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Something Ventured, Nothing Gained

By Ian Lowes, founder of StructuredProductReview.com

If I took ten thousand pennies and put them in a box under the bed for nine years and every year I took out £3.46 at the end of the term I’d have £68.86. Most of us appreciate that we need to invest in order to, if nothing else, combat the effect of real inflation so obviously I’d at least consider putting my pennies in a bank. Assuming I didn’t and after nine years someone offered to buy my box for £55 I obviously wouldn’t take it. If however there was a tax break that meant that I would pay £40 less tax just for putting the money in the box, my loss would be turned into a profit thanks to the tax man’s gift. In truth, to get the tax break I had to use a special type of box, a Venture Capital Trust (VCT), for which I was charged fees by a manager in return for which, they delivered no profit.

That’s the reality of Core VCT which is about to be wound up and it’s far from the worst example in the history of Venture Capital Trusts. Hopefully the winding up process will see me realise more than £55 (given that the alleged net asset value is something closer to £82 than the current share price equivalent of £55) but I’m not expecting that much more, because more experts will be charging more fees to release the capital. With benefit of hindsight would you buy it? Do you think it reasonable that a fund manager’s inability to turn a profit should be underwritten by the tax payer? Is it reasonable that the VCT manager should take credit for the tax relief in order to express a profit that he had no hand in?

There’s a strange irony in the fact that this particular VCT is highlighted in Investment Trust performance tables as being one of the top performing investments over the last twelve months and this could surely help convince some that VCT’s are a good investment. The reality is that the ‘stellar’ performance was simply a case of the share price rising from 20p to 55p – still a long way short of the £1 per share invested nine years ago.

VCT’s, which attracted £352 million pounds of new investment in the last tax year alone, are promoted as acceptable despite the continuous real loss achieved by a large number of managers. Yet another sector often seems to get constantly dismissed, even castigated by these same individuals, publications or firms despite mounting evidence of a history of success. I am of course referring to Structured Products

I accept that there are, and have been, some good VCTs, but not sufficient to suggest that the sector is worthy of investing in simply because of a tax benefit. My experience and the experience of those around me has been one of almost constant disappointment with the VCT sector. The only thing that is certain is the tax relief, after that the investor ventures into the unknown. With Structured Products the client knows exactly what the return will be, based upon known criteria. I have a proven history going back twelve years of over 2000 Independent Financial Adviser distributed contracts that have matured, out of which, more than 80% have been profitable, with less than 4% having lost capital.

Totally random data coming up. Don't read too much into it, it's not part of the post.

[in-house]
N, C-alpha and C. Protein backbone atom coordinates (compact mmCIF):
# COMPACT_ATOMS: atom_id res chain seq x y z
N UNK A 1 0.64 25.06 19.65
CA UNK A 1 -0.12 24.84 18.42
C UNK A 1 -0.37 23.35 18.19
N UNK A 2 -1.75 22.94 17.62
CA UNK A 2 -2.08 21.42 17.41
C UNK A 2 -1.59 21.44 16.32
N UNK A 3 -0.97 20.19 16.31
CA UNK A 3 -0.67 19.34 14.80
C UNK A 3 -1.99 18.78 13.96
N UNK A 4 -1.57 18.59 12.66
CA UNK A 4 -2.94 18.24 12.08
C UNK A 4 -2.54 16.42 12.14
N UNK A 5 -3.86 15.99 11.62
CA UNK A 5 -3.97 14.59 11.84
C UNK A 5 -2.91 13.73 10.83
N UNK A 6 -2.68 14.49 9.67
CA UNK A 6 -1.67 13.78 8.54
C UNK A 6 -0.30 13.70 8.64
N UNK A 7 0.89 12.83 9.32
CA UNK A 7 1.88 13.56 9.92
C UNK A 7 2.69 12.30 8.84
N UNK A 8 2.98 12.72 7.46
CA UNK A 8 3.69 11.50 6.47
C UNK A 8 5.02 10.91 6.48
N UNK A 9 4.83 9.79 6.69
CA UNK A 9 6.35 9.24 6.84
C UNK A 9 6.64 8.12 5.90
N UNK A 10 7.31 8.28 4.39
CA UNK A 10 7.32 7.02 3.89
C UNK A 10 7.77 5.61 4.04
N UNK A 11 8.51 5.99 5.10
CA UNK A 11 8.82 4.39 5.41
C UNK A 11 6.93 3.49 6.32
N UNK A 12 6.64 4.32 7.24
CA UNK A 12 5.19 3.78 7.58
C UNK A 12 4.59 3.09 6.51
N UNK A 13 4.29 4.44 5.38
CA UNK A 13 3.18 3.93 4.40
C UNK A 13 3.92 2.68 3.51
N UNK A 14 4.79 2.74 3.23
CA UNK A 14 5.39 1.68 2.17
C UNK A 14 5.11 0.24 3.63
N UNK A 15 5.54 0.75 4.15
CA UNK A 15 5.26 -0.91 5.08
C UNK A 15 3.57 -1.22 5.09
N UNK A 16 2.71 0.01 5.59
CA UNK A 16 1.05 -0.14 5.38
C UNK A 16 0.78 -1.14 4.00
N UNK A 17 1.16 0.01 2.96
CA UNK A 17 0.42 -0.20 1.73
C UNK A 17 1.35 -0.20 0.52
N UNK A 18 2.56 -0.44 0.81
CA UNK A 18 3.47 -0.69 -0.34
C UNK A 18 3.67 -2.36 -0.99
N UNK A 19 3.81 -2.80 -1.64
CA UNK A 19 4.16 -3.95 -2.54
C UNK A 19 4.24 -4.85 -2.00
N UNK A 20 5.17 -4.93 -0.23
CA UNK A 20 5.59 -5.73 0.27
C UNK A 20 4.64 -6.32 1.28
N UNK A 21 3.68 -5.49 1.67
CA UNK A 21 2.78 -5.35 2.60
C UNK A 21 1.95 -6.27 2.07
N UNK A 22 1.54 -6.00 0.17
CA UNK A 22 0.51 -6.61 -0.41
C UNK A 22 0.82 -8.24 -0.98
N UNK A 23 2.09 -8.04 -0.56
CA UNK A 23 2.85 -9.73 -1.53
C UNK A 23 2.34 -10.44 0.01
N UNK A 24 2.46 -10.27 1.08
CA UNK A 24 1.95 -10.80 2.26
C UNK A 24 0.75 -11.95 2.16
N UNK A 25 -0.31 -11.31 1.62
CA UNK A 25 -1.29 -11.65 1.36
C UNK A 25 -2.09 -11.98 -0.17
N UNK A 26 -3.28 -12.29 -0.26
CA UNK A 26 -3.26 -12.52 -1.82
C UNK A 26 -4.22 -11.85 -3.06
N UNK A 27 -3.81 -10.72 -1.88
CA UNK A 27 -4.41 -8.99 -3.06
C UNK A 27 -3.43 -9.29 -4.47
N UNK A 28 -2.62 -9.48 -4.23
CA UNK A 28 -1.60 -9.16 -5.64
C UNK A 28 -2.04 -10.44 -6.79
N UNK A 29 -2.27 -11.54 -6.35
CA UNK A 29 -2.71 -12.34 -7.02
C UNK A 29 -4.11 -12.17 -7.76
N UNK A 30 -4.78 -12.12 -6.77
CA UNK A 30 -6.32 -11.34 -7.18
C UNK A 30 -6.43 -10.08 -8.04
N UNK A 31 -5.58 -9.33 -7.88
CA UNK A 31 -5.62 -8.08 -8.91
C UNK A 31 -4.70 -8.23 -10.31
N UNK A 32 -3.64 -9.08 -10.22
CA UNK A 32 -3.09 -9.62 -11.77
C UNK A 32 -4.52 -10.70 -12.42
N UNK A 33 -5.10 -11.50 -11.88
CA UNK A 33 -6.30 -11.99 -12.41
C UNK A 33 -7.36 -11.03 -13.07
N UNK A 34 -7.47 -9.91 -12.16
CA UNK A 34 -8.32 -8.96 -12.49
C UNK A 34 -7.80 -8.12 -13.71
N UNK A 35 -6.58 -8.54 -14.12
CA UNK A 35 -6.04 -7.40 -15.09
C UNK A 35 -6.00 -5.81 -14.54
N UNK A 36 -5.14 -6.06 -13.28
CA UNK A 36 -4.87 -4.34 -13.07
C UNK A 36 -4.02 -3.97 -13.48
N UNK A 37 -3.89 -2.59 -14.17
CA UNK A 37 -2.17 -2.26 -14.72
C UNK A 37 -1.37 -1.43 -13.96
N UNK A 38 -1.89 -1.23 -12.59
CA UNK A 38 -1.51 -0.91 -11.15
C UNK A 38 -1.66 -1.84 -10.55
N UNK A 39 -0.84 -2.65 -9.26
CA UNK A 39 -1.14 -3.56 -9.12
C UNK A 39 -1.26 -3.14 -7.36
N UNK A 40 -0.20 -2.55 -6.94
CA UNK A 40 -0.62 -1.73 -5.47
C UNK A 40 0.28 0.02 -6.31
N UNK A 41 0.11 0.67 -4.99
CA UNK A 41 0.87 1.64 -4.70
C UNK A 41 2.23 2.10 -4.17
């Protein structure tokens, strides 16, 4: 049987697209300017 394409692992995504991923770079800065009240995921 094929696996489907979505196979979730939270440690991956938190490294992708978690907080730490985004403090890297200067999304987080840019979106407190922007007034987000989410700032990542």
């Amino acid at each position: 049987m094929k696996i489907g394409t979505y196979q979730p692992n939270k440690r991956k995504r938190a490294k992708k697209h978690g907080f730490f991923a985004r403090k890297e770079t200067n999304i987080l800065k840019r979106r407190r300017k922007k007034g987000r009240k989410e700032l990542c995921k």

Two Lowes clients, one invested into a Core VCT, the other invested in a Barclays Bank backed Structured Product. Being a commodities based trade this, like the VCT was not a mainstream investment but unlike the VCT it didn’t qualify for any tax breaks. However, unlike the VCT the Structured Product was designed to return at least 90% of the original capital unless Barclays went bust. The Structured Product matured in December 2010 returning an 80% gain and the proceeds were reinvested into a FTSE 100 linked Structured Product that matured two years later, returning another 17% gain and then into a range of further FTSE linked Structured Products, backed by a variety of banks which to date have risen in value by 15.85%. This gives a total gain of 144% net of charges from the Structured Products, versus no gain other than the tax relief from the VCT.

So are we at Lowes just bad at selecting VCTs and good at selecting Structured Products? I don’t think so. There are very few Structured Products that have matured returning anything less than the investor’s original capital but there have been a substantial number of VCTs that have lost money, some almost all of it.

So why do so many publications and pundits dismiss Structured Products yet consistently favour VCT’s? Answers on a postcard please.